going to be given completely, so that will not be affected at all.” As for the awards ceremony and graduation funds, those are not funded by ASSC, but a certain amount of money is earmarked to contribute if it is not needed elsewhere during the year. Presently, following budgets and ASSC actions, requires speaking directly to ASSC members, as meeting agendas, minutes, and supplemental information is not being posted online. “You look on the Skyline website and you see this huge gap that’s like blanked out,” ASSC commissioner of public records, Ryan Sherlock said. “It’s simple really. I think every commissioner of public records has their way of doing it, but the reason why is because I’m busy correcting any past mistakes on the minutes. So I just only started recently going over them and re-correcting thoroughly... and that’s why its been taking so long.” While minutes and supplemen Funds continued on page 2
Skyline College students explore adult issues in the musical “Avenue Q” Read Read more more onon page page 44
Graphic by Dave Newlands / The Skyline View
Editor In Chief Aaron Washington News Editor Michelle Kelly
Meet your candidates Nicole Harris
Features Editor Lea Naqishbendi Opinions Editor Steve Perotti Entertainment Editor Ray Garcia Sports Editor Jordan Sweidan Chief Copy Editor David Perez Multimedia Editor Nico Triunfante Social Media Editor Shaquill Stewart Photo Editor Josh Collier Production Manager Renee Abu-Zaghibra Digital Editor Will Nacouzi
by René Bass
TSV Staff Writer
Nicole Harris, 33- year old communications major, wants to be the next student body president. Harris is the mother of a 14-year old son. Harris is running her platform on what she calls the
Staff Writers Ayechan Oo Jeanita Lyman René Bass Miguel Garcia Joshua Picazo Matt Floyd Bianca Gonzalez Alex Maffei Gabriela Saucedo Chris DeJohn Megan Benveniste Graphics Artist Dave Newlands Staff Photographer Robert Nicholas Pabalate Faculty Advisor Nancy Kaplan-Biegel
Want more news? www.theskylineview.com Or maybe you have news for us? (650) 738-4377 Want to yell at us? firstname.lastname@example.org Or use snail mail: The Skyline View c/o Language Arts Room 8-8110 Skyline College 3300 College Drive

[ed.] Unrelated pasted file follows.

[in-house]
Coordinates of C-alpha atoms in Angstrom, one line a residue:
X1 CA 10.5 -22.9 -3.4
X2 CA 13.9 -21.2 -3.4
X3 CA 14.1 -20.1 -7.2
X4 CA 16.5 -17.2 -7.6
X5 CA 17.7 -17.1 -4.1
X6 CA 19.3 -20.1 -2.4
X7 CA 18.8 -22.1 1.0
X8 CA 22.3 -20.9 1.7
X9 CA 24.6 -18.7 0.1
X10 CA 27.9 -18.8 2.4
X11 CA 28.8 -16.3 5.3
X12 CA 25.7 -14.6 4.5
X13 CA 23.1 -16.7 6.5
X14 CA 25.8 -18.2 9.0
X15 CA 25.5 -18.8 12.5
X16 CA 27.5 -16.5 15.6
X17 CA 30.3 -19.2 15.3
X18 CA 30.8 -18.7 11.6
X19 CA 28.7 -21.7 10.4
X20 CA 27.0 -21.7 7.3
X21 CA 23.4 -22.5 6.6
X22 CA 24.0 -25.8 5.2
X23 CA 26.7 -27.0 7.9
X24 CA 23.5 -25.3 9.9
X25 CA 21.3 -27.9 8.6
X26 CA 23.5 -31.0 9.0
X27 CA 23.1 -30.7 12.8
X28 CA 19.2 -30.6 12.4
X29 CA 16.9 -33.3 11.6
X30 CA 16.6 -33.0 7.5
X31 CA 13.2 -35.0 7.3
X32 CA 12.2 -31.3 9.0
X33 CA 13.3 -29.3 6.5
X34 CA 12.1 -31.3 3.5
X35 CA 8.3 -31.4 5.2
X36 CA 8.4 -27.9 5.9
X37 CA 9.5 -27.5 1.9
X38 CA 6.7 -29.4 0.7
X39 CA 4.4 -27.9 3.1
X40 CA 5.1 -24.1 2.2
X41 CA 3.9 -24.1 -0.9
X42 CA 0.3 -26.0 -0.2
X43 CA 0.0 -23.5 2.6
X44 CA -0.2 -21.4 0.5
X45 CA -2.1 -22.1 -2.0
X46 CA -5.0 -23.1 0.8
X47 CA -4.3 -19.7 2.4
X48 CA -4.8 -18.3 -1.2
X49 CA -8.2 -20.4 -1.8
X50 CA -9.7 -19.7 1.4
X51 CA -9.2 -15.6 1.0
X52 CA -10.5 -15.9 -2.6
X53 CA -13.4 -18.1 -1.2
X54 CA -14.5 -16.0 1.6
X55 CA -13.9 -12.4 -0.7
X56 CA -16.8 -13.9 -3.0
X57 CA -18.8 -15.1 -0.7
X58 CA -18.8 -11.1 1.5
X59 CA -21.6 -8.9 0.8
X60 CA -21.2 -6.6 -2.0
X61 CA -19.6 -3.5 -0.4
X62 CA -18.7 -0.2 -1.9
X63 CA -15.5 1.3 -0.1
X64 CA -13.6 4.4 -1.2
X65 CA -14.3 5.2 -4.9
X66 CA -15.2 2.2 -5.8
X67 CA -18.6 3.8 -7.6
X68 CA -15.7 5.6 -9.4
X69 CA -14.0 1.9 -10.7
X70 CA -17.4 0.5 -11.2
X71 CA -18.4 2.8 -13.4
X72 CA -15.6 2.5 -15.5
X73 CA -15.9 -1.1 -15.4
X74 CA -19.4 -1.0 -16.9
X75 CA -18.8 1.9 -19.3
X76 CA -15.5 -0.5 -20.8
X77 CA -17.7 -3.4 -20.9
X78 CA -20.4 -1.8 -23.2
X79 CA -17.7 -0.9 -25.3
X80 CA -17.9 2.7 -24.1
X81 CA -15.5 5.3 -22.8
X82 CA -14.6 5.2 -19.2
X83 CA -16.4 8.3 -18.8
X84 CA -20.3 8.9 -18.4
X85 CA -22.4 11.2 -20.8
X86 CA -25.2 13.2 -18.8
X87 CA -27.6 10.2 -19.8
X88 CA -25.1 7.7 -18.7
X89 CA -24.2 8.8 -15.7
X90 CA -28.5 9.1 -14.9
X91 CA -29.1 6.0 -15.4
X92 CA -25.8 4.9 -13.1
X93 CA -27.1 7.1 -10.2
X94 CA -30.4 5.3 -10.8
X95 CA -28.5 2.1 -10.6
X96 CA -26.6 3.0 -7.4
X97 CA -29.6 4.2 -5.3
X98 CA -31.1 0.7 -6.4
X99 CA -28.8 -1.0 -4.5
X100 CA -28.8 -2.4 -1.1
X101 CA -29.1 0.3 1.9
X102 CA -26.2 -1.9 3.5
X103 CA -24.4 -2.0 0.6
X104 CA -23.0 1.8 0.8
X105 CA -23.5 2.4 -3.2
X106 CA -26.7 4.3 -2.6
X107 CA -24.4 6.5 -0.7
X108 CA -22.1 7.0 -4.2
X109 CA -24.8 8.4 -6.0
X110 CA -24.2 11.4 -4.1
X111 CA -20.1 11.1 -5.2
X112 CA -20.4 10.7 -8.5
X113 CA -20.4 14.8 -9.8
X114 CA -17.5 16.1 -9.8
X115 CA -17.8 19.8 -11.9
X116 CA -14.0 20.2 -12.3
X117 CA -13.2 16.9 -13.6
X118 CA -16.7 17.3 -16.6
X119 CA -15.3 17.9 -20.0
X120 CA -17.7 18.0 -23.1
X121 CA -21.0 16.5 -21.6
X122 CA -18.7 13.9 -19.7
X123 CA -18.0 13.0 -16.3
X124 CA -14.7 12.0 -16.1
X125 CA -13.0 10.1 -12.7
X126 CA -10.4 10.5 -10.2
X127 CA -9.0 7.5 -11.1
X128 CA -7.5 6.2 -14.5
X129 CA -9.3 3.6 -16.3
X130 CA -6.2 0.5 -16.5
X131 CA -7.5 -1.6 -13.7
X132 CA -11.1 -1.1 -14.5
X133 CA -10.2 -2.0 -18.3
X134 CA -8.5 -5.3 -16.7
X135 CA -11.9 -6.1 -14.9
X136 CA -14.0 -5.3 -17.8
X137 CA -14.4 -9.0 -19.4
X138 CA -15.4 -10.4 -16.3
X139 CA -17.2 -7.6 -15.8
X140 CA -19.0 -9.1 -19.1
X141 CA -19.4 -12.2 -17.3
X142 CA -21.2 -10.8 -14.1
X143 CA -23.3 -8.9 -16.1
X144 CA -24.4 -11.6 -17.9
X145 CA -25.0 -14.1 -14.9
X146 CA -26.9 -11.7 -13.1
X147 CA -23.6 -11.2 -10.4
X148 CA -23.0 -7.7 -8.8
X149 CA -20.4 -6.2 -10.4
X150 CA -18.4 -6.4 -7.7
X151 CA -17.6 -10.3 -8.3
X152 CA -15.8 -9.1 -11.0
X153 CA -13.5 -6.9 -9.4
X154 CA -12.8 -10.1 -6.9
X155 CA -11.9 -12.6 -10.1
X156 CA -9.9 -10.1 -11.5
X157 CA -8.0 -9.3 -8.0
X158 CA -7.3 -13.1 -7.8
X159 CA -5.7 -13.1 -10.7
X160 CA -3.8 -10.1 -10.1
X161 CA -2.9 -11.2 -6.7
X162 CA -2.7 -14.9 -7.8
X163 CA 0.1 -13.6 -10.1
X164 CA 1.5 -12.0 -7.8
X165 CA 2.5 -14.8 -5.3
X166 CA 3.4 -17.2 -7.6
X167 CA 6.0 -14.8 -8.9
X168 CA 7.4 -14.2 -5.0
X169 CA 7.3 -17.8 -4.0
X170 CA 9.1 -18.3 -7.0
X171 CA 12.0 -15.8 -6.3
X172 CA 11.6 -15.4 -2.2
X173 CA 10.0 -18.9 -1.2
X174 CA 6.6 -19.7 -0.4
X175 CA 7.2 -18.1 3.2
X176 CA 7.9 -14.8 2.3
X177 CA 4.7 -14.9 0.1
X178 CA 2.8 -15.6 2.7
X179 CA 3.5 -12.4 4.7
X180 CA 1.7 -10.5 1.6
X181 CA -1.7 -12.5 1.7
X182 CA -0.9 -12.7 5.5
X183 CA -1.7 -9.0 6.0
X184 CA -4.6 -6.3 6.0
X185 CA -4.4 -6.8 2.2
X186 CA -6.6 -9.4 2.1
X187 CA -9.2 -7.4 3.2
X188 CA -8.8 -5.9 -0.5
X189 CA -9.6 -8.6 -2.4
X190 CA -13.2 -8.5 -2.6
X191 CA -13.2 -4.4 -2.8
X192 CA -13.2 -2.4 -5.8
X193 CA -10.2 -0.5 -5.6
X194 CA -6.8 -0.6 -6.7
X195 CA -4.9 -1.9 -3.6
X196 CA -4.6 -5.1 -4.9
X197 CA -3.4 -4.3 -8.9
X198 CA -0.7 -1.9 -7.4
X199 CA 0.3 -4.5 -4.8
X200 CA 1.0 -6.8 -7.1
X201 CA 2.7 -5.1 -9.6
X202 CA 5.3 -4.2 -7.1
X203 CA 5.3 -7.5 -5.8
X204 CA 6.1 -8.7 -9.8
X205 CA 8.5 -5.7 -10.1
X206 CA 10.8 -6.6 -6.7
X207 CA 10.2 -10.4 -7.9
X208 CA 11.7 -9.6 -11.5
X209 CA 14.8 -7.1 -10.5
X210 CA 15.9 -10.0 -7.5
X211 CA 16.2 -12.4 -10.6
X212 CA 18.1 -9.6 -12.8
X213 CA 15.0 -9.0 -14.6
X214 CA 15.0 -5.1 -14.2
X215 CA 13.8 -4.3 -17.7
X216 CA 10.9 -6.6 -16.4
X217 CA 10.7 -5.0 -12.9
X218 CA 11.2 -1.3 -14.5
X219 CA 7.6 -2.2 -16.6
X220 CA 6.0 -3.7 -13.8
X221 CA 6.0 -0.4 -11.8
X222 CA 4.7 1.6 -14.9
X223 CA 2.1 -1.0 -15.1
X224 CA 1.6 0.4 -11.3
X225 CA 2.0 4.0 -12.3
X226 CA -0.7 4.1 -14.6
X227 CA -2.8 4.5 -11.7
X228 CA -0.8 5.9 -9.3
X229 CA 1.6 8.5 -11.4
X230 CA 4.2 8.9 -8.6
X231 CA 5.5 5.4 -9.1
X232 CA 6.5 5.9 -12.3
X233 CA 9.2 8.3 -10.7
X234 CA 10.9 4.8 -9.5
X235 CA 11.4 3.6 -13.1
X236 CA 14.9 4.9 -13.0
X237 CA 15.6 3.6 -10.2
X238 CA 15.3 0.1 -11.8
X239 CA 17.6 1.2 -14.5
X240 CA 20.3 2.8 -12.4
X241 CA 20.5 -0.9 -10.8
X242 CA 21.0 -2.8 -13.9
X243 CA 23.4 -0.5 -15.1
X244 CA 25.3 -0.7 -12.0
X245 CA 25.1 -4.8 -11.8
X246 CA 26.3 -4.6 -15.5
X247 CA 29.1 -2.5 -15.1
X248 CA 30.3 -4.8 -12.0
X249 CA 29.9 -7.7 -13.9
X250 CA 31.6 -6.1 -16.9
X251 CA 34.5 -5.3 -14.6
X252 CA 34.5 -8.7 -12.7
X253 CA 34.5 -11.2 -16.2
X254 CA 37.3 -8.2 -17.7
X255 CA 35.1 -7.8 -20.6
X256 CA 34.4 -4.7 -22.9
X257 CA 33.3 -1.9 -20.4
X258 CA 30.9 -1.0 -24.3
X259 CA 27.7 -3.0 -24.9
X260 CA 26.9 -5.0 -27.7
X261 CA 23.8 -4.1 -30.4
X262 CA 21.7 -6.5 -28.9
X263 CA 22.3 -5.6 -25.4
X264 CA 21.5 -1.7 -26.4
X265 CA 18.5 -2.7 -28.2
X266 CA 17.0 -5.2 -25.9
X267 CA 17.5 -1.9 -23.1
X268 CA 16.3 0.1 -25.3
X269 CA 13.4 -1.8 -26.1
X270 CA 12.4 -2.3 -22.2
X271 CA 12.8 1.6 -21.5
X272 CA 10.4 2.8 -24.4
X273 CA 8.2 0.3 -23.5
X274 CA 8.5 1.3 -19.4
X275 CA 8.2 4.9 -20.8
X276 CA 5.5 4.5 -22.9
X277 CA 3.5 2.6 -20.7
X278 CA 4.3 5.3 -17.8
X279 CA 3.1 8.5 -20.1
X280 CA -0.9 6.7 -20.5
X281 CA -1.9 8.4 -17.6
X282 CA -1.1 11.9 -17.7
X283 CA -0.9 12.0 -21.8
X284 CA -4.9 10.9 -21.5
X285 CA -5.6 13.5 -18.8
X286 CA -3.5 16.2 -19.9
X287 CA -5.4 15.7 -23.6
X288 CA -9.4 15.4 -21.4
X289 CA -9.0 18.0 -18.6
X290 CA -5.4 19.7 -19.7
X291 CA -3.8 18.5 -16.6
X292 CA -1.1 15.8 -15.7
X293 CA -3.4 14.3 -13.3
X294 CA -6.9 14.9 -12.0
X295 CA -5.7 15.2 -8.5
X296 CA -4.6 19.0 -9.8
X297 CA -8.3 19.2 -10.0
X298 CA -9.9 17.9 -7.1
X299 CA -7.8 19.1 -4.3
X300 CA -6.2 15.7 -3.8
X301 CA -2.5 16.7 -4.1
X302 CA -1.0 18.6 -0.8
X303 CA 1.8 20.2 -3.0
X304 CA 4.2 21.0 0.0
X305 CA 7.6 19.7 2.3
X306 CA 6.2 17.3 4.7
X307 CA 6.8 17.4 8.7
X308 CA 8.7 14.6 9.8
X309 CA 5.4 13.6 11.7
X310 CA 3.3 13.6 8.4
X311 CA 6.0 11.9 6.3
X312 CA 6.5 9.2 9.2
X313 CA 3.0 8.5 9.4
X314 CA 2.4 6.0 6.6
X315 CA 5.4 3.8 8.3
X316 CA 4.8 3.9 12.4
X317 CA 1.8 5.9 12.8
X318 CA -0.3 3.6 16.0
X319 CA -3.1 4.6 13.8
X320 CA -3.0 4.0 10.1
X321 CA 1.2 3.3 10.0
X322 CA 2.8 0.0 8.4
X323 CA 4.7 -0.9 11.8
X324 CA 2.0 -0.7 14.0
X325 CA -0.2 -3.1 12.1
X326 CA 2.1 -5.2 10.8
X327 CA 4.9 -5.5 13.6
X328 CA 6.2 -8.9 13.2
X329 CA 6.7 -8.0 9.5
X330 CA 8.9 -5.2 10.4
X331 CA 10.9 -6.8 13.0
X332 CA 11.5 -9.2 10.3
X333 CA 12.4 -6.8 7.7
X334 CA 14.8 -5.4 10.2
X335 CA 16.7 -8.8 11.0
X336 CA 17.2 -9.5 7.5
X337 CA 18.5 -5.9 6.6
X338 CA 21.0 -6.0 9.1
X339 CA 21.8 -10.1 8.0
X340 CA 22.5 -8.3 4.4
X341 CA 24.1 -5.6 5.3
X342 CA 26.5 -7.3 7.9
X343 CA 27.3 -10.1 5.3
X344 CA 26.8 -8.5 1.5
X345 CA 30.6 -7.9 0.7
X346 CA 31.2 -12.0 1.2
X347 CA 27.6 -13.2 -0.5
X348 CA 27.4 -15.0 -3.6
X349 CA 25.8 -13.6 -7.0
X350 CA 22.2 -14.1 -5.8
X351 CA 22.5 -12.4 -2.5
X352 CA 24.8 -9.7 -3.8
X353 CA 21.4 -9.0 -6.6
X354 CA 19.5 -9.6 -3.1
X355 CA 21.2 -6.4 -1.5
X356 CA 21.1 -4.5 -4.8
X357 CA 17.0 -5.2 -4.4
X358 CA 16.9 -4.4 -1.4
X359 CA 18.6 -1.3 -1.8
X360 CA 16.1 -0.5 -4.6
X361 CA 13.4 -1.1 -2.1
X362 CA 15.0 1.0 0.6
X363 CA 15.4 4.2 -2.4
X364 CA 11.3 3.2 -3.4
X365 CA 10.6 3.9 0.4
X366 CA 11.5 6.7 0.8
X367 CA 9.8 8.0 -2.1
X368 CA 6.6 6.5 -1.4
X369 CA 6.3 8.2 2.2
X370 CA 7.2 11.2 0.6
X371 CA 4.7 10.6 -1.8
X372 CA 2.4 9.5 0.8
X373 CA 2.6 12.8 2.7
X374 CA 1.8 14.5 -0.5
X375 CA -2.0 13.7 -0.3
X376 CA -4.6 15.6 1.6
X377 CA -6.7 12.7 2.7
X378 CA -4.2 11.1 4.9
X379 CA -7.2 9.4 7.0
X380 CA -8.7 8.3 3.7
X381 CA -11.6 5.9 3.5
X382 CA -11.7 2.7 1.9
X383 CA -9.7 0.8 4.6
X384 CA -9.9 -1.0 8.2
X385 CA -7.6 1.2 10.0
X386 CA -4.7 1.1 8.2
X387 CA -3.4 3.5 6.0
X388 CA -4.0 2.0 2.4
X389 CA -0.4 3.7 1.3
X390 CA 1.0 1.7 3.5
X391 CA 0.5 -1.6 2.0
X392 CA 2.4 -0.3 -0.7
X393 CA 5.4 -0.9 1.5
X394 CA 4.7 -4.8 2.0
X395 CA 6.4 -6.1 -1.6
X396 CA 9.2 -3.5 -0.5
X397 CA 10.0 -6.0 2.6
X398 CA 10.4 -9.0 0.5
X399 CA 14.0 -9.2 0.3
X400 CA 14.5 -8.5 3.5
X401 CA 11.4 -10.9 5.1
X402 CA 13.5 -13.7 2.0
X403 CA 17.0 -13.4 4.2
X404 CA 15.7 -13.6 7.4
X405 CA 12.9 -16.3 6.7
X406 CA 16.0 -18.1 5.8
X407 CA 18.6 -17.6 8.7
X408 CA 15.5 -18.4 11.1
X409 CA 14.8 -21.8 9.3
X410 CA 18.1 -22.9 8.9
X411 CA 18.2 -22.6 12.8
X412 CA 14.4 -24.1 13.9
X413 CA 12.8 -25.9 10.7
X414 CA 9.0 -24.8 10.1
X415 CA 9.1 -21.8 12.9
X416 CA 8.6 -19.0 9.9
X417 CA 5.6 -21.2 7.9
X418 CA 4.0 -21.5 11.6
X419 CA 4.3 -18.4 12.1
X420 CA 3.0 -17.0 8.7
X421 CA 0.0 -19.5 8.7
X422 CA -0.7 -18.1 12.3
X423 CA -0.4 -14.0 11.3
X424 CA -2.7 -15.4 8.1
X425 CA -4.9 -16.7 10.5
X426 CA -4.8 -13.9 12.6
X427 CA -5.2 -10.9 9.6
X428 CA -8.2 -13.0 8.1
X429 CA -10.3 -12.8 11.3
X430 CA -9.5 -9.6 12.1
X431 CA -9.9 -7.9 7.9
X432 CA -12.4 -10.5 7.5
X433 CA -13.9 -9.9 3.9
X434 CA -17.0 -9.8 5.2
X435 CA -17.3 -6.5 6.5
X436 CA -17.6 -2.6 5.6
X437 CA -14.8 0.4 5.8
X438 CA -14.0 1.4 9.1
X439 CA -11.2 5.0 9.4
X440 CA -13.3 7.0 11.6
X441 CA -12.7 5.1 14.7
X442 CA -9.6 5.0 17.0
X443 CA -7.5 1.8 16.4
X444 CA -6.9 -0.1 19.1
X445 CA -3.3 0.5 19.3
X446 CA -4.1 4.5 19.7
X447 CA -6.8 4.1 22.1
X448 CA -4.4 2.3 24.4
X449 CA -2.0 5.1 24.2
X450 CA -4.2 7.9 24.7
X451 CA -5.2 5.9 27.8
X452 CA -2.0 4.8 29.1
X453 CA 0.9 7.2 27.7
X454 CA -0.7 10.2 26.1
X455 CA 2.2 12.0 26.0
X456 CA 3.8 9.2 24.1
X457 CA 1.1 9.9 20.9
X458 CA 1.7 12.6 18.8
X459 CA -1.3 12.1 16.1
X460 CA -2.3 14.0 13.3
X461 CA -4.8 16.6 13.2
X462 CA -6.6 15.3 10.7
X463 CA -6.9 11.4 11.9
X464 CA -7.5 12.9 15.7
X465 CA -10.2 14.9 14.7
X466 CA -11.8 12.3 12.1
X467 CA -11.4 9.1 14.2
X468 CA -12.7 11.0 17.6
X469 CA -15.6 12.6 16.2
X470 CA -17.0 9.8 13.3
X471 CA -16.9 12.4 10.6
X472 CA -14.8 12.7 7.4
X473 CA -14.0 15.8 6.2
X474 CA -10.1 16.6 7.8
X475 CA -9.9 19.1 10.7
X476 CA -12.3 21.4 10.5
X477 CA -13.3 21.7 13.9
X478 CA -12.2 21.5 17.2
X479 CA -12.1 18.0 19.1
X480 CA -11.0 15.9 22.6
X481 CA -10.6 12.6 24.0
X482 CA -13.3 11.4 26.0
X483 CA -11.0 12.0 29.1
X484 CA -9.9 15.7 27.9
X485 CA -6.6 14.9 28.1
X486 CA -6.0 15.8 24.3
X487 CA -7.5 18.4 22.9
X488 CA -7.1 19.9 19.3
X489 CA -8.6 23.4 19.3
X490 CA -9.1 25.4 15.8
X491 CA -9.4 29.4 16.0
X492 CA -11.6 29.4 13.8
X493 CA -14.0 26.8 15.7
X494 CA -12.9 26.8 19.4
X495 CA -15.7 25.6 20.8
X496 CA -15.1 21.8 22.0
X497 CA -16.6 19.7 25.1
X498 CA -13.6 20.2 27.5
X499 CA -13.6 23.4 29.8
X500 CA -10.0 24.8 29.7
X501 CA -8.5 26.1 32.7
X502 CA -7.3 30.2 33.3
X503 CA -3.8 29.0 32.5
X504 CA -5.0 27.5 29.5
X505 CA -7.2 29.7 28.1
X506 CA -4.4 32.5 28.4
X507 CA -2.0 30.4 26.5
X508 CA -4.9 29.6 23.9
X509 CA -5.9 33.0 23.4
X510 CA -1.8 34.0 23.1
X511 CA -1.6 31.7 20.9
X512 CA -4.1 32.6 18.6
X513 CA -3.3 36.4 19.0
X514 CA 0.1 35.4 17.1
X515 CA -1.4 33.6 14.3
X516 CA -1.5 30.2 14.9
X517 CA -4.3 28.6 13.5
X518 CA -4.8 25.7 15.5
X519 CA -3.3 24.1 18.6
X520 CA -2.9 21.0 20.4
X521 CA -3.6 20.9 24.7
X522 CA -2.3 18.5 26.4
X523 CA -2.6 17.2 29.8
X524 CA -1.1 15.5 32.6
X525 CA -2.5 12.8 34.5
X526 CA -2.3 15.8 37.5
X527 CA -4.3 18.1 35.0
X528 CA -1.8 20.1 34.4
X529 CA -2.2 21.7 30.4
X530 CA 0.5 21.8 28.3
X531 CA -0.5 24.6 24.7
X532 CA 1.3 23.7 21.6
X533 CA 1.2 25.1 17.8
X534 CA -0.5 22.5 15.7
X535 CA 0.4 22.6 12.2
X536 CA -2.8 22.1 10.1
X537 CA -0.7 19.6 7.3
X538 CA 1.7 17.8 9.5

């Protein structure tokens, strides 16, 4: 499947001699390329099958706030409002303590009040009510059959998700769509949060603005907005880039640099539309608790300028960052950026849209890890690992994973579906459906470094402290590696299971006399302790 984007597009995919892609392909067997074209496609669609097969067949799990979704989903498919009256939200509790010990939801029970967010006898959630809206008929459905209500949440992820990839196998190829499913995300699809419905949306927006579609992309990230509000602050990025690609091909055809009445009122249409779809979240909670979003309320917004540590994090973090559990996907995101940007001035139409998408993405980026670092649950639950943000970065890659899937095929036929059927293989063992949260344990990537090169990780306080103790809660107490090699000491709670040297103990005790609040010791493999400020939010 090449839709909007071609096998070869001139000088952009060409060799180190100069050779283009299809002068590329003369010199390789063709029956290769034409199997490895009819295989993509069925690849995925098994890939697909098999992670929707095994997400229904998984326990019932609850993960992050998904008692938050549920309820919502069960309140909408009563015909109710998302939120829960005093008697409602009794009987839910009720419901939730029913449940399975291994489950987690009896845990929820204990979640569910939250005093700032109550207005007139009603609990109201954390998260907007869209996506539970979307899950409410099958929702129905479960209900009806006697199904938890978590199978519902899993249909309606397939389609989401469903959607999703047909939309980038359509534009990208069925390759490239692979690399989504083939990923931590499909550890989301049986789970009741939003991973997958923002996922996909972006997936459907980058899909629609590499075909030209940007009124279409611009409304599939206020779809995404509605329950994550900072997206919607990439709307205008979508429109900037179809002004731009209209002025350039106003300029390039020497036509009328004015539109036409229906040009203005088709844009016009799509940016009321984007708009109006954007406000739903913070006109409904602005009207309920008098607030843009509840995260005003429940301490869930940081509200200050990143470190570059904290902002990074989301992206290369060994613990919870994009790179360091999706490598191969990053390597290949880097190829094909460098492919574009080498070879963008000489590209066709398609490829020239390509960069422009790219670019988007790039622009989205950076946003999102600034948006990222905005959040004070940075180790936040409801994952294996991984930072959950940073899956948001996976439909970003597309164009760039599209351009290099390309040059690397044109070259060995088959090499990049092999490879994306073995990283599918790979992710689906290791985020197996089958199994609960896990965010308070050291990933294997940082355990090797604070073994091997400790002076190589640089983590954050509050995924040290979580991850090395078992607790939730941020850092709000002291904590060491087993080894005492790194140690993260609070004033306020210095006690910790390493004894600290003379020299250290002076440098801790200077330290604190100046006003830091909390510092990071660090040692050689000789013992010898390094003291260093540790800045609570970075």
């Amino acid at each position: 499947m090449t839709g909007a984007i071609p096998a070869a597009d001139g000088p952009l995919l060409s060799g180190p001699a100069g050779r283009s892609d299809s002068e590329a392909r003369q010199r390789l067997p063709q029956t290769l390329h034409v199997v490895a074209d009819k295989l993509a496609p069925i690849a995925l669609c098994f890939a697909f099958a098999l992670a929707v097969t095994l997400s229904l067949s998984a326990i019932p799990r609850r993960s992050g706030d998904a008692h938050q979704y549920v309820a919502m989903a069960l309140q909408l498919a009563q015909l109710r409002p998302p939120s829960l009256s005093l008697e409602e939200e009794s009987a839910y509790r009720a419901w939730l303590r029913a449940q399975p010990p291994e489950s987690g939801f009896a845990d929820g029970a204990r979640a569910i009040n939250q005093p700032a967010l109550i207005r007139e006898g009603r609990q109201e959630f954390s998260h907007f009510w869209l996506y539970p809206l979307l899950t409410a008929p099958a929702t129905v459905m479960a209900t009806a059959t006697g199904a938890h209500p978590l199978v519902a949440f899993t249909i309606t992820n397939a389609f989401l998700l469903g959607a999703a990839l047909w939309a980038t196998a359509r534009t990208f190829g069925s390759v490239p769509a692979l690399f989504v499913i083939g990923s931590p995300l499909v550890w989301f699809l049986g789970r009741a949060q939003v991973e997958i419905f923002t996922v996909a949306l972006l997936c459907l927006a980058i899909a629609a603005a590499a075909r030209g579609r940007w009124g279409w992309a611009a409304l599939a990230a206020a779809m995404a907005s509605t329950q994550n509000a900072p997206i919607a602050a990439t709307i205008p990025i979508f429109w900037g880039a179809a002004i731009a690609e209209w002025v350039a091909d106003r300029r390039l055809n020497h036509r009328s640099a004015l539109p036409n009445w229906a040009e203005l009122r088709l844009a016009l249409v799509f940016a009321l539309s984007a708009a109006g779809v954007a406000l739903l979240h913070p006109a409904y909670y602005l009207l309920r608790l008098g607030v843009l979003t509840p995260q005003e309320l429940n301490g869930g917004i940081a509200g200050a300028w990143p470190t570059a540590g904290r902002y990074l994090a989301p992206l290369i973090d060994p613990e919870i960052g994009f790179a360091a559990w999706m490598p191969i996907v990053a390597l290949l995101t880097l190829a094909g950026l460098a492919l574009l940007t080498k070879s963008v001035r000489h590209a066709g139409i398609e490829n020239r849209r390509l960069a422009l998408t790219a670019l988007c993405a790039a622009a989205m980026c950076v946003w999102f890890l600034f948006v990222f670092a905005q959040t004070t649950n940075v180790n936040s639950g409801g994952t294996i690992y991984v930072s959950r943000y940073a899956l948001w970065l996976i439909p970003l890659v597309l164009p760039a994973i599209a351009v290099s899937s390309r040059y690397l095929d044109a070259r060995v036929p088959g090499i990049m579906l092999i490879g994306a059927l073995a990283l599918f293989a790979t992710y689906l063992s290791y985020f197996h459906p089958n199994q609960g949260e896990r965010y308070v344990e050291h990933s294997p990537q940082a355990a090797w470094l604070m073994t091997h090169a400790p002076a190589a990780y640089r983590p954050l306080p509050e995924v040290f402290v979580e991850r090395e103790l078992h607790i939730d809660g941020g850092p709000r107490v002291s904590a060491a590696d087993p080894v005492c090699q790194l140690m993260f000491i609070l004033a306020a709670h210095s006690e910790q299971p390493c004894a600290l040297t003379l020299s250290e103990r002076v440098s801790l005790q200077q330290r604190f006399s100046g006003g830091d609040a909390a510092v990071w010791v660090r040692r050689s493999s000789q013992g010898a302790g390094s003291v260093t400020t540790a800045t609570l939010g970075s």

by Ray Garcia
TSV Entertainment Editor
Meet Pricsilla Sanchez. But you probably don’t need an introduction. The 21 year old is the current vice president of the ASSC and is looking to move up and be the next president of the ASSC. What’s her angle? “Overall, I want to have stu-
San Bruno CA 94066
by René Bass
TSV Staff Writer
The Skyline View is a First Amendment Publication. The Skyline View is published bi-weekly during the spring and fall semesters by the journalism students at Skyline College. The Skyline View is a member of the Journalism Association of Community Colleges. Opinions expressed in the paper are those of the writers and should not be interpreted as the views of Skyline College, SMCCCD, the faculty, administrators or the newspaper adviser. Additionally, the paper does not endorse any of the products or services advertised. The Skyline View welcomes Letters to the Editors; letters must include full name, address, and phone number for verification. The Skyline View reserves the right to edit letters for length, libel, clarity, and taste.
May 1, 2014
Yanni Guo, an 18-year-old Media Studies/Psychology student wants to be Skyline College’s next ASSC president. “I can help the entire student population reach their goals more
“four C’s”: connect, collaborate, contribute, and community. “I want to connect the students, faculty, and the families. Once everyone is connected, then we can collaborate,” Harris said. “So it’s looking at perspectives, socioeconomic status, how we can help each other move together. You move together as a team. With a team you need a strong leader. After we connect and collaborate, we’re going to contribute”. “I have a four point platform. My Number one goal is to connect this campus so we can go farther together,” Harris said. “If we collaborate together and work together, then we can have events with bigger turnouts and we can have one mission Instead of having events scheduled on the same day where not a lot of students can be impacted. If we work for one collective good and